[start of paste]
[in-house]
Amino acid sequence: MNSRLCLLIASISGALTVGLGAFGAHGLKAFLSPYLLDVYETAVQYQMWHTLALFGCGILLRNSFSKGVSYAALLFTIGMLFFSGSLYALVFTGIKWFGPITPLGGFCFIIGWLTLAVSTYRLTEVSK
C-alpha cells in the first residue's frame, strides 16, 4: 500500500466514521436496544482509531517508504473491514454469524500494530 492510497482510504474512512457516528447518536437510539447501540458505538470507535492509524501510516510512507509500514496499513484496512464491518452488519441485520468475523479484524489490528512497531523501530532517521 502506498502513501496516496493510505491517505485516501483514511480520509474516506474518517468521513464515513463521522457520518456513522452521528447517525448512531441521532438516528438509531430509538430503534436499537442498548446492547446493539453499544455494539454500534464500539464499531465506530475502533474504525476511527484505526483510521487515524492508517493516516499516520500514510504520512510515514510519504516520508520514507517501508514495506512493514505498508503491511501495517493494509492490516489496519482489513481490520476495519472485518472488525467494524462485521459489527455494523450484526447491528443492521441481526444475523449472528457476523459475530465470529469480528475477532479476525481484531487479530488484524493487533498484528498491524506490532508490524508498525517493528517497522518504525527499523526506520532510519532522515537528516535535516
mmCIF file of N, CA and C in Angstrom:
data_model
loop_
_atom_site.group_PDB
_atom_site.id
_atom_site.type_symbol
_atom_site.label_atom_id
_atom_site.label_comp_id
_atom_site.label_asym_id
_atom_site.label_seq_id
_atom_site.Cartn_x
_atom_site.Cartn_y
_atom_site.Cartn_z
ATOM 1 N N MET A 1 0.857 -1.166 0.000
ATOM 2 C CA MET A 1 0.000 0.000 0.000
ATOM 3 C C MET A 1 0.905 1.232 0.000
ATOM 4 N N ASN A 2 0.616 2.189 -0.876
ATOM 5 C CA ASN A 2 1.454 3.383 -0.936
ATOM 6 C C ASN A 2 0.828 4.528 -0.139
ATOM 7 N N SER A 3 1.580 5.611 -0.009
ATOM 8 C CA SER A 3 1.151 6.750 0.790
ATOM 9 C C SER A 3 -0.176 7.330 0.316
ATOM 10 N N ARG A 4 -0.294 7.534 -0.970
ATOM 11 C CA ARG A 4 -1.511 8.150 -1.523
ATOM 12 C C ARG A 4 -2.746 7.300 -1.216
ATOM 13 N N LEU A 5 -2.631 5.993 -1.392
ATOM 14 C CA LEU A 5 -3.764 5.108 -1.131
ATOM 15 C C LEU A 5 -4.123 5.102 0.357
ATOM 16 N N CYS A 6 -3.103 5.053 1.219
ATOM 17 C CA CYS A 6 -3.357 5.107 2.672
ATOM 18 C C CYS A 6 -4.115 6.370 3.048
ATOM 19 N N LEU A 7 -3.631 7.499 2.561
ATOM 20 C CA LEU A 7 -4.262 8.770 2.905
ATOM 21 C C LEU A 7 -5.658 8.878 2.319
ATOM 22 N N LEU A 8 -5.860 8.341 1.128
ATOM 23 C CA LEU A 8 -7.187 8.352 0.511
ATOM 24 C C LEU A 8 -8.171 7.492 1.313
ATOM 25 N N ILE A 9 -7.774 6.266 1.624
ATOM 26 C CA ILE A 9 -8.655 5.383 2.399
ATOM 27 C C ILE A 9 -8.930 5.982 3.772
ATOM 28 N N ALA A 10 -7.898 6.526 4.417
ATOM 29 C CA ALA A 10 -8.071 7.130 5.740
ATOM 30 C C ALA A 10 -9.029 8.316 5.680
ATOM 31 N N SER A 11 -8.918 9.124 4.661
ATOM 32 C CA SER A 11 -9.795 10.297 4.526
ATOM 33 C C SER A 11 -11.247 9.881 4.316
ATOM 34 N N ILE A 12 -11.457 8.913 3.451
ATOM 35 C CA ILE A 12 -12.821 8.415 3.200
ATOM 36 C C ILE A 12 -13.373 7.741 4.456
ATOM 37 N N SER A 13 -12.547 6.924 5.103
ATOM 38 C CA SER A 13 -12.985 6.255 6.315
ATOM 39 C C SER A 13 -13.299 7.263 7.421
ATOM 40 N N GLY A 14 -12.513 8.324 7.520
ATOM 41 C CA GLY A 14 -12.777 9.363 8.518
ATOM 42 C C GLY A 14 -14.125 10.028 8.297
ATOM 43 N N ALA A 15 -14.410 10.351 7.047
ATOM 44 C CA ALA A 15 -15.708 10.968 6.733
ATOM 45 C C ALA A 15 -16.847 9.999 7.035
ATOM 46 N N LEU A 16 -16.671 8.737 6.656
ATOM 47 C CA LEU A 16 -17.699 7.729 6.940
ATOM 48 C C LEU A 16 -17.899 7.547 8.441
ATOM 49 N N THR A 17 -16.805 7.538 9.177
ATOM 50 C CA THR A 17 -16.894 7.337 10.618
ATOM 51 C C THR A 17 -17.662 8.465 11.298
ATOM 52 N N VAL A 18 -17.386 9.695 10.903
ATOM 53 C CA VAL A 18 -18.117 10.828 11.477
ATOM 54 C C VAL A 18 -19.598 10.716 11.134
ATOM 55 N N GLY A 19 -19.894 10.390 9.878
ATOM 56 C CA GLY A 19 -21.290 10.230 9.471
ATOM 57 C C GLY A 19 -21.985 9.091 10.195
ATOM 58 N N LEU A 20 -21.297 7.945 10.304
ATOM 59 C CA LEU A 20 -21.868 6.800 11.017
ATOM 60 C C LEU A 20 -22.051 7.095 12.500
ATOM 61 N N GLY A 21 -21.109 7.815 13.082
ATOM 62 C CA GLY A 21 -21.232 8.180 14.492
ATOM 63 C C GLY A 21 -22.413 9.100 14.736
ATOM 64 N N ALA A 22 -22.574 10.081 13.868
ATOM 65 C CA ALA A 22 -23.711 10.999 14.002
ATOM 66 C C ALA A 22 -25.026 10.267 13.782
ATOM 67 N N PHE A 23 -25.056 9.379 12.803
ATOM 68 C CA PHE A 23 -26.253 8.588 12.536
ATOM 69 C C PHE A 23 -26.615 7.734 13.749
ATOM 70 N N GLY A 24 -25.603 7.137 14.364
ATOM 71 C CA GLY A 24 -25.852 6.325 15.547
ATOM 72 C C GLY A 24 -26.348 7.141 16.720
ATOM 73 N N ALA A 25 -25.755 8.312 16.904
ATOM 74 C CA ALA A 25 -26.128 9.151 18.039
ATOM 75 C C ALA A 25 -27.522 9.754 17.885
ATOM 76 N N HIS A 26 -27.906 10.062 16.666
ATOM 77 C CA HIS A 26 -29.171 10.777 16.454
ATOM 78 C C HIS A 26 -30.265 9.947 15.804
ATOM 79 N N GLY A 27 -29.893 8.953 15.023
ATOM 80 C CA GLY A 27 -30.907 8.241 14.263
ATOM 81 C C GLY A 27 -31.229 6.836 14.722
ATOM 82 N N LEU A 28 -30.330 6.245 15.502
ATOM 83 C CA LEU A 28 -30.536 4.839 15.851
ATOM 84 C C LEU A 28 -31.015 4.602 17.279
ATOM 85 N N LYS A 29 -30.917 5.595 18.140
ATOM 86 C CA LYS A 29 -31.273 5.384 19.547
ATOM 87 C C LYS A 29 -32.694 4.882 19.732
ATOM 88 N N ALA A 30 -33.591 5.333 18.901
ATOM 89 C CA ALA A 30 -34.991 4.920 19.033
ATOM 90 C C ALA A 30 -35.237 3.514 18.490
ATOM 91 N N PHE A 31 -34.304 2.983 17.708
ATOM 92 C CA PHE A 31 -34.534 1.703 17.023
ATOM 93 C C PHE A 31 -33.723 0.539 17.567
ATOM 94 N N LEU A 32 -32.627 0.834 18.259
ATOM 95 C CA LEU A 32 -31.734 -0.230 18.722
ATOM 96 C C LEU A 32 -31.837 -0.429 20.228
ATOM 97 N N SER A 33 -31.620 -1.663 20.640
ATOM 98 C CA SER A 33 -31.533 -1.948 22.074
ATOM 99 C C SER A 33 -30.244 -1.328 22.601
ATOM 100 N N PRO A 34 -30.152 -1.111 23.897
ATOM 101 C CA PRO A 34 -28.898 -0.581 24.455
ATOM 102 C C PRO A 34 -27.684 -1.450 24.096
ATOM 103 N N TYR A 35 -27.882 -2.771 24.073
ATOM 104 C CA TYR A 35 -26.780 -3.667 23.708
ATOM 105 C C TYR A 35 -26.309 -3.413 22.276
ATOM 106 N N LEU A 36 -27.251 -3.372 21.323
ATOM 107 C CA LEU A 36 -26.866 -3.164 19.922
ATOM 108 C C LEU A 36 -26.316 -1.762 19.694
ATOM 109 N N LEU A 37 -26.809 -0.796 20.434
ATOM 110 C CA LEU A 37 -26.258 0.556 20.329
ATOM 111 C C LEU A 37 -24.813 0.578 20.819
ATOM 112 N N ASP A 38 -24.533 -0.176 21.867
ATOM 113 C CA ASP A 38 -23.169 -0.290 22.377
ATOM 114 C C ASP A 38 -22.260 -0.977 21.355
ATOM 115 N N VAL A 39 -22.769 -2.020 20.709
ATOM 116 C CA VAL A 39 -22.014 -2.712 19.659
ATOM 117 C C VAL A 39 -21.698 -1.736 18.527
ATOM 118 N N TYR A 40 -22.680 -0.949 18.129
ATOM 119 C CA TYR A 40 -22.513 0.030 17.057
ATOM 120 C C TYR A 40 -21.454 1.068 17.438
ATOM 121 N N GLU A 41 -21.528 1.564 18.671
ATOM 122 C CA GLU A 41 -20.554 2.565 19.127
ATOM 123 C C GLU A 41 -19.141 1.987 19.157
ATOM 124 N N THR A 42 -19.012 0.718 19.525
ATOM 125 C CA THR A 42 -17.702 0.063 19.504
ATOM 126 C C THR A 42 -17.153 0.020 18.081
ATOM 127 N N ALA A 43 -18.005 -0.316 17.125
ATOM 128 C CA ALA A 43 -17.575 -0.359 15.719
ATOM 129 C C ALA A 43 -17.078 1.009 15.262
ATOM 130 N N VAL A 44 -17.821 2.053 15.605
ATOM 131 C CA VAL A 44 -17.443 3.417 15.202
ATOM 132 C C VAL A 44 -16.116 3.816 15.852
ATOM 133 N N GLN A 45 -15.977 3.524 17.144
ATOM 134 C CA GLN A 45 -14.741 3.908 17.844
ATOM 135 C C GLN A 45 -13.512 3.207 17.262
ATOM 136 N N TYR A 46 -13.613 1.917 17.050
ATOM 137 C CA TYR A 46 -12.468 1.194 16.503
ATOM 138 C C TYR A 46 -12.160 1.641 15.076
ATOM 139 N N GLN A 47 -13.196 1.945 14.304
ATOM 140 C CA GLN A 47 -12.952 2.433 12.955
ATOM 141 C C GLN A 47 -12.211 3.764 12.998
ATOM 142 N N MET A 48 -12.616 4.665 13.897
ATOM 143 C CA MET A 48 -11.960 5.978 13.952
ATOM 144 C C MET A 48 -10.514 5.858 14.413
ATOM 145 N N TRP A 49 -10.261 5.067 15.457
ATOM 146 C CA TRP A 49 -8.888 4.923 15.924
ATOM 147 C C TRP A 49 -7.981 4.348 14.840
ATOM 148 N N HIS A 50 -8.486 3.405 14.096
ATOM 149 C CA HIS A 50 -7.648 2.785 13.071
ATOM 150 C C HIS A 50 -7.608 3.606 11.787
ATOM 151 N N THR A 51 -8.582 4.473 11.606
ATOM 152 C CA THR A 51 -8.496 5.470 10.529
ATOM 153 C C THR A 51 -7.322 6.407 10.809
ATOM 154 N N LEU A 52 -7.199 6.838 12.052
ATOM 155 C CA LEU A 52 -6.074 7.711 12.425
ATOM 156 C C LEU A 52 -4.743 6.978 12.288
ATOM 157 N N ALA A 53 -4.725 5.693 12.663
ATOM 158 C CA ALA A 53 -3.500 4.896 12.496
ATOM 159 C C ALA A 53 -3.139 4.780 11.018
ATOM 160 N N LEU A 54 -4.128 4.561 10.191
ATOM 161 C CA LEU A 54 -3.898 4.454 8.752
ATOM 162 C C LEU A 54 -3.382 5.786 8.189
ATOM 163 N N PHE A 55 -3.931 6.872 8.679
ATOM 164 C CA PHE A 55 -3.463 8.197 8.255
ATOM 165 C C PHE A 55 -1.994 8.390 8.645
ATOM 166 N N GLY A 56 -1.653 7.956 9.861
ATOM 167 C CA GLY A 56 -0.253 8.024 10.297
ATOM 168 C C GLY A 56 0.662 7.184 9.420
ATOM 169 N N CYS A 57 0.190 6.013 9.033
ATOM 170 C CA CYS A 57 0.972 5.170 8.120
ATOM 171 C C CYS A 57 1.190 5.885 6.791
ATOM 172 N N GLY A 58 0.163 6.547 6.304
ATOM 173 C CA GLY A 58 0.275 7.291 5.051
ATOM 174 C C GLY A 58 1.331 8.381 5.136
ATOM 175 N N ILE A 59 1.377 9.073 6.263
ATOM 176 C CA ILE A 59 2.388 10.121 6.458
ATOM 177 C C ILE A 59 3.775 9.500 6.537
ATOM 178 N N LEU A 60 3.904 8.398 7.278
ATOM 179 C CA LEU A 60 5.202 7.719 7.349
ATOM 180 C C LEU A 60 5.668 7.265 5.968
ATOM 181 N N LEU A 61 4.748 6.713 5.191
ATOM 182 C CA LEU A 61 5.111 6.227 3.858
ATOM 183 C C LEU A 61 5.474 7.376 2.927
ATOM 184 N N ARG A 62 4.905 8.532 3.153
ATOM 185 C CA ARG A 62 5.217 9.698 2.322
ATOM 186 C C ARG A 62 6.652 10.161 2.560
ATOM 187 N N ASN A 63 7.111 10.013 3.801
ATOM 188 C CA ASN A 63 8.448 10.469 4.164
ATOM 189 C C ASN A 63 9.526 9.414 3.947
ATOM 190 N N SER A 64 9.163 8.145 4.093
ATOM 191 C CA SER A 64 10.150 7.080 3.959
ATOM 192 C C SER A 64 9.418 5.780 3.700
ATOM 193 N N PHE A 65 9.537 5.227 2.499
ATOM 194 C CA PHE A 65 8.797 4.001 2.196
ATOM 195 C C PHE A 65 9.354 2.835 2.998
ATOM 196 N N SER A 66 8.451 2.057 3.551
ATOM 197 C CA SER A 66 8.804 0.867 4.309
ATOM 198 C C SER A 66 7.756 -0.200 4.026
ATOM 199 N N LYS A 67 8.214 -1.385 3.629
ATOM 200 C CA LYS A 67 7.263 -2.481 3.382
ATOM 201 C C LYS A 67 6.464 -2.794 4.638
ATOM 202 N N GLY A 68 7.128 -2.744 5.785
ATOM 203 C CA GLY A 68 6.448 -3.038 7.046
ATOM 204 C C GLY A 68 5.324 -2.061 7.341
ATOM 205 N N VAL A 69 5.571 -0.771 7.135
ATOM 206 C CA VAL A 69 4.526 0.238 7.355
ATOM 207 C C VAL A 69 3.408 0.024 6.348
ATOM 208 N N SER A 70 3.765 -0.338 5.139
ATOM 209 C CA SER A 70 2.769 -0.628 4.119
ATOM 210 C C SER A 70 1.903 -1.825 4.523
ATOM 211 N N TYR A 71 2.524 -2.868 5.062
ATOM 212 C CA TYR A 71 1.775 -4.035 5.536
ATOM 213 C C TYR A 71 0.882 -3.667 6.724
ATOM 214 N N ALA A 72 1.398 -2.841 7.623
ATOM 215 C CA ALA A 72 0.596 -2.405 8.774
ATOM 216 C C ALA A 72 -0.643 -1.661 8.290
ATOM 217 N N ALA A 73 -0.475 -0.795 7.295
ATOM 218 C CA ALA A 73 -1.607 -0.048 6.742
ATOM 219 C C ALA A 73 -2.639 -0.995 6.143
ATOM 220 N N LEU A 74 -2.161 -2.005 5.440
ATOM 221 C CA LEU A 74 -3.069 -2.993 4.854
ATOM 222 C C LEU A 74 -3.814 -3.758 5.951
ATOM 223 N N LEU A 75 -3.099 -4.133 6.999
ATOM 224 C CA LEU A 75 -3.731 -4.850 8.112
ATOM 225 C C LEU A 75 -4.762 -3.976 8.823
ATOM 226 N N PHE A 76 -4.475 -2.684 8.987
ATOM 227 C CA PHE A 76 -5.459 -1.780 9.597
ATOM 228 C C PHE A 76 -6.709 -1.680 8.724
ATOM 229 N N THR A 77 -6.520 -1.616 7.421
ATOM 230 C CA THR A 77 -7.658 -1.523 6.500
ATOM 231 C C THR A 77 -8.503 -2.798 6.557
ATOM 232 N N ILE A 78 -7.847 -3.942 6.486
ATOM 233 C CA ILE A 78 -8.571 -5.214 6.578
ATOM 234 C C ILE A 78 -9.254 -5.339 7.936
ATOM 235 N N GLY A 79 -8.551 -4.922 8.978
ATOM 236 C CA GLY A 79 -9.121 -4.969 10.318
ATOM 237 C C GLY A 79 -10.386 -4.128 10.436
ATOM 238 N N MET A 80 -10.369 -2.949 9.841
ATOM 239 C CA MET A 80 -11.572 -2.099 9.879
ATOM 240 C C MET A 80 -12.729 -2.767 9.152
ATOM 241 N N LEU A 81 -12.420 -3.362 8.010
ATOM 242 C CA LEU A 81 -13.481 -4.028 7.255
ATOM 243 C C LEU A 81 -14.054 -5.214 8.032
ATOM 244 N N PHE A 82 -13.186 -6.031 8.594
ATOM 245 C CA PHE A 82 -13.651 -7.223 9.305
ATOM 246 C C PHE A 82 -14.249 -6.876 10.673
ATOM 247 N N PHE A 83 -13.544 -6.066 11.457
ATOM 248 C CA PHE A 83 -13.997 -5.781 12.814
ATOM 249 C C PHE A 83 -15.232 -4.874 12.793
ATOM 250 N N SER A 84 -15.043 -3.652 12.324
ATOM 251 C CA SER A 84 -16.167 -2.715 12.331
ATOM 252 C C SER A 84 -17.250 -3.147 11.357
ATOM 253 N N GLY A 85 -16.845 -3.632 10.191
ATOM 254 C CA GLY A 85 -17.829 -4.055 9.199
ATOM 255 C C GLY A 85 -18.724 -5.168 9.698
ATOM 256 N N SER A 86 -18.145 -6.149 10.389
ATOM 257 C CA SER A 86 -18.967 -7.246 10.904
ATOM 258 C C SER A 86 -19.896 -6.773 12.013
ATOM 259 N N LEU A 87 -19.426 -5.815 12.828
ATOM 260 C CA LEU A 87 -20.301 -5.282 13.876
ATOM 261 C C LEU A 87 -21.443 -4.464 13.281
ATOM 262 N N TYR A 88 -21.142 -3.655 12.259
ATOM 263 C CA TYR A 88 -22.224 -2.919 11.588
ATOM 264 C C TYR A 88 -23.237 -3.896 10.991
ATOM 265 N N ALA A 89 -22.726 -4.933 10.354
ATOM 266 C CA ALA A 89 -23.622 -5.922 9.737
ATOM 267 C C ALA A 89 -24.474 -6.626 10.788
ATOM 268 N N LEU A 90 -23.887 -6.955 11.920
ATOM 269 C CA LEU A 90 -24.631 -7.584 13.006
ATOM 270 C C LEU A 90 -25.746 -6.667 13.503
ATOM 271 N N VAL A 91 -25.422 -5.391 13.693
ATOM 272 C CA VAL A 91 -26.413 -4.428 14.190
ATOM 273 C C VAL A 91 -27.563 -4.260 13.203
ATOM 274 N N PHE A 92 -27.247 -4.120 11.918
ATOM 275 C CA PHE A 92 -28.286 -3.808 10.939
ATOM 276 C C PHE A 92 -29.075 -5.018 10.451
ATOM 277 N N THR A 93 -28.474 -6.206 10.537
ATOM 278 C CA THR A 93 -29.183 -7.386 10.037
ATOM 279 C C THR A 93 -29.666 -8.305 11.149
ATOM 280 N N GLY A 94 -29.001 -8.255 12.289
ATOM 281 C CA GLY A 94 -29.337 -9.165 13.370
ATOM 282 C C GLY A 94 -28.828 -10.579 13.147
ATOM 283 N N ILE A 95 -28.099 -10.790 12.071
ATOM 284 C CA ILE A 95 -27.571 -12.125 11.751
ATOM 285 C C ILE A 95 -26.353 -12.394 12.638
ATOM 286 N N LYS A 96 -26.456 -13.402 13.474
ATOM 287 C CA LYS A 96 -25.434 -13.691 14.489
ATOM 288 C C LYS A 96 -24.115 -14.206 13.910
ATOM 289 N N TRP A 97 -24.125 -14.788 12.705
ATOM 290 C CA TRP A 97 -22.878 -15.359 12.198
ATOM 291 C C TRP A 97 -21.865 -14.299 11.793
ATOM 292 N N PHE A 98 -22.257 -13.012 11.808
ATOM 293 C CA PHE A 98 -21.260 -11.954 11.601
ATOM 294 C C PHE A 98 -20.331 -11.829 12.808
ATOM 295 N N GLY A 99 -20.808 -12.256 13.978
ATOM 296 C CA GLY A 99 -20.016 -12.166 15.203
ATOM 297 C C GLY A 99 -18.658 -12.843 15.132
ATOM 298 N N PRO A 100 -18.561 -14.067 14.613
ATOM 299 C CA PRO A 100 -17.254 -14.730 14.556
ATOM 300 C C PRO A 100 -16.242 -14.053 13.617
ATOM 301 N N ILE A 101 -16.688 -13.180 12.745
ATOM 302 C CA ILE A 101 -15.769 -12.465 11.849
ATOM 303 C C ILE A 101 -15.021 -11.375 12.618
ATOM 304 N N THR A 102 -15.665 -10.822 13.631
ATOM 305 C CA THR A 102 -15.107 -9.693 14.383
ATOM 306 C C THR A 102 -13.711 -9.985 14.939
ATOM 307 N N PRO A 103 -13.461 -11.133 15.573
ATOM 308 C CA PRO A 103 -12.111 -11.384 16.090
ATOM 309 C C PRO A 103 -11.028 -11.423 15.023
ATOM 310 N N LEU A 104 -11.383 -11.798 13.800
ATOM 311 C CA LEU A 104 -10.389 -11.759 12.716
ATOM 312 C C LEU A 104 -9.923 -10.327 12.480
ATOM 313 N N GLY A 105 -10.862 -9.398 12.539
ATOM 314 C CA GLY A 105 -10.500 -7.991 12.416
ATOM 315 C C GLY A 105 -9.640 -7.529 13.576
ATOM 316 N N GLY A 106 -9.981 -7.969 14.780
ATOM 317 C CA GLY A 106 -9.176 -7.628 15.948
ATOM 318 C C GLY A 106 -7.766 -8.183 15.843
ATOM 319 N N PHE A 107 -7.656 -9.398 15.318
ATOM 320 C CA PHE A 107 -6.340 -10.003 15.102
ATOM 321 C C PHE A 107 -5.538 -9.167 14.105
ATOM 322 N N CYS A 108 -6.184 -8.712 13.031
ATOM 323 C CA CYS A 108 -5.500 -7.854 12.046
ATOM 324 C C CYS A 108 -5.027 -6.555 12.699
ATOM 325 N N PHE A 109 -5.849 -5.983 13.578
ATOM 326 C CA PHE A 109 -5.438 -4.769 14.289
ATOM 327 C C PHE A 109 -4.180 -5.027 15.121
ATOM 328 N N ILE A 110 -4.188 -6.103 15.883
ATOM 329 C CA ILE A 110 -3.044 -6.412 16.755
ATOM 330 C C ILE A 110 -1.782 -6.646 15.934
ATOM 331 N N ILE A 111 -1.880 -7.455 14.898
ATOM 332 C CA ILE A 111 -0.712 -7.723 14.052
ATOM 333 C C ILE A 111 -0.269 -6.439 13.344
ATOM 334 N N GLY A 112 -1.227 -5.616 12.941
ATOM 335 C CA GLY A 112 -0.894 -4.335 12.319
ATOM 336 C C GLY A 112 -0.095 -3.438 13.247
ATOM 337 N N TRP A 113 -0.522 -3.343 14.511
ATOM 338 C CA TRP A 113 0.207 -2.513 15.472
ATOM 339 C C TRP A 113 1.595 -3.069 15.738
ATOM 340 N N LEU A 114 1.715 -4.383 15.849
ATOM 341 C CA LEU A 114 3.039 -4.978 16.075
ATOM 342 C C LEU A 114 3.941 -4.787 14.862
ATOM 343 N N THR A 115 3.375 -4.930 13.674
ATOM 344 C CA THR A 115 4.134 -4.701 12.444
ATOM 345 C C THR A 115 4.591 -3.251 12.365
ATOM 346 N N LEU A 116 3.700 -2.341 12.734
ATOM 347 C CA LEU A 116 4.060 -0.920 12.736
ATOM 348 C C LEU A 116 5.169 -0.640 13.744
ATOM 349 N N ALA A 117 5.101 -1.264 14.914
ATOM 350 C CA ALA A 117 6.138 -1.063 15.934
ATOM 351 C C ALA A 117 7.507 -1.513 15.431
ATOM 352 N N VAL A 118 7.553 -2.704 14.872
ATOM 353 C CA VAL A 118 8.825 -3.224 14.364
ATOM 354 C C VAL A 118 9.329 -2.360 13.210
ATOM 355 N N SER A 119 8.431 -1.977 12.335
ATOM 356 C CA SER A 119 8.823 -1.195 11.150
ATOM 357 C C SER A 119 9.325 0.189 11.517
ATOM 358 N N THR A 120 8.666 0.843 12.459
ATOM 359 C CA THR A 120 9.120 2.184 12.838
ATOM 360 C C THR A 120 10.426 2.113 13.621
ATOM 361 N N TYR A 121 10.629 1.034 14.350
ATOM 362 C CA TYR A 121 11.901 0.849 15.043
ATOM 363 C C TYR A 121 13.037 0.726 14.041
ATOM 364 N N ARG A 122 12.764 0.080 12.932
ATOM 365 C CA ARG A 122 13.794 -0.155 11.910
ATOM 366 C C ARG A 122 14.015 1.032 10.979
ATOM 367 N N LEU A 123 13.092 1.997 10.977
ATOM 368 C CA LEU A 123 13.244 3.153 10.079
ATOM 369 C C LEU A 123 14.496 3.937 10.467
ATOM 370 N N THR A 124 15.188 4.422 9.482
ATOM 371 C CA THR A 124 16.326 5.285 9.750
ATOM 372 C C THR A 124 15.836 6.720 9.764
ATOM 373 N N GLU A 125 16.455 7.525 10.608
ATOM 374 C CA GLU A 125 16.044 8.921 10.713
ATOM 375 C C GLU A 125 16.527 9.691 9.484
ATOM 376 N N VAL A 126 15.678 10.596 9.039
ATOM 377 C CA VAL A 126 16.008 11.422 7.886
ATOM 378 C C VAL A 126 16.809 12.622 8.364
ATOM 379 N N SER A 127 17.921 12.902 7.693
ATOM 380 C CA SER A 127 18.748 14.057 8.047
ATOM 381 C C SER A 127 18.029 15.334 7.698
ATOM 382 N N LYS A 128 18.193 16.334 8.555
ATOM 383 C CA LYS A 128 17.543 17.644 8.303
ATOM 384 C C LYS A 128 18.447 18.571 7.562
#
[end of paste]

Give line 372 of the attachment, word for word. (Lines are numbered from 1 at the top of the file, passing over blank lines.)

ATOM 356 C CA SER A 119 8.823 -1.195 11.150